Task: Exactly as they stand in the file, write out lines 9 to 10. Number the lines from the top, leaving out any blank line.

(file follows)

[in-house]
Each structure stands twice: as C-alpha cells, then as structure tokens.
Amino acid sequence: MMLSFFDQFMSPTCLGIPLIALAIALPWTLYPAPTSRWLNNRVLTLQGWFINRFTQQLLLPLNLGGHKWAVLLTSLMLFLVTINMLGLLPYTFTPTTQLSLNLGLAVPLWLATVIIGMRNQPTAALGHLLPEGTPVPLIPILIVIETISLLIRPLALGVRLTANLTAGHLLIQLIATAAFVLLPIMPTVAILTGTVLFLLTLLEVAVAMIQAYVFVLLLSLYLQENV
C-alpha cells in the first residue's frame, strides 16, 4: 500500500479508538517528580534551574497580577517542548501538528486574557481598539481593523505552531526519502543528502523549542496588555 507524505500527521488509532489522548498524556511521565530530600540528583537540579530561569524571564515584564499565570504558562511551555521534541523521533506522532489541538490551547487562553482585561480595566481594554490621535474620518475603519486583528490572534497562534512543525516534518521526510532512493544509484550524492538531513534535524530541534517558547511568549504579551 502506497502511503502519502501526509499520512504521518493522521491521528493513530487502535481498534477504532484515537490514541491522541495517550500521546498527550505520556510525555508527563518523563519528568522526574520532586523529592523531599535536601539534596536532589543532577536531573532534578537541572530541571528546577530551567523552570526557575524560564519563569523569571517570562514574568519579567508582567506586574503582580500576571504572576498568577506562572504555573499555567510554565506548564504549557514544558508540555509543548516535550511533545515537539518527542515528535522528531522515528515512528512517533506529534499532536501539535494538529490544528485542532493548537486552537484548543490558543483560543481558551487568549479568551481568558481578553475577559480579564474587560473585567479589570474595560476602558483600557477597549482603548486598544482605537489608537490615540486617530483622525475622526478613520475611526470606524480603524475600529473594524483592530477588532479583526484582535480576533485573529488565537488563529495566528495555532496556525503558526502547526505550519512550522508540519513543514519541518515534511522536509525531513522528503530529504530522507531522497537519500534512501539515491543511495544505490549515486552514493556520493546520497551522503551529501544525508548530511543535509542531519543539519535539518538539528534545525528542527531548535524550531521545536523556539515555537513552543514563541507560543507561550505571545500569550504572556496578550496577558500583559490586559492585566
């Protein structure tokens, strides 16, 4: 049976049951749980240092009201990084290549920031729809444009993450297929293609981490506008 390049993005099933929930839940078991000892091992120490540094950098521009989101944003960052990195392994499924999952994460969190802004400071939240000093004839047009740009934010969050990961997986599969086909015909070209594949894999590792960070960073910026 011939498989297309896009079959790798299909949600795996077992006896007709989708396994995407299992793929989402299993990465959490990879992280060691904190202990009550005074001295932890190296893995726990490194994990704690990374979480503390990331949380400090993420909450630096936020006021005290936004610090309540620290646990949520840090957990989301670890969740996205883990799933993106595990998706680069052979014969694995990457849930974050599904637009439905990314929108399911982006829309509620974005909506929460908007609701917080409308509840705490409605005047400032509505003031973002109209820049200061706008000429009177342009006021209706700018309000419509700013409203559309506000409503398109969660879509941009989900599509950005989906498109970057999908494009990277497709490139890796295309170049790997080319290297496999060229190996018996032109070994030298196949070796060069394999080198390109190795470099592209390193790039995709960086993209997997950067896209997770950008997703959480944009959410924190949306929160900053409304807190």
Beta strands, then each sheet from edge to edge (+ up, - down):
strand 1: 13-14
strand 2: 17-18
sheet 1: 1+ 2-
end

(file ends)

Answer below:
sheet 1: 1+ 2-
end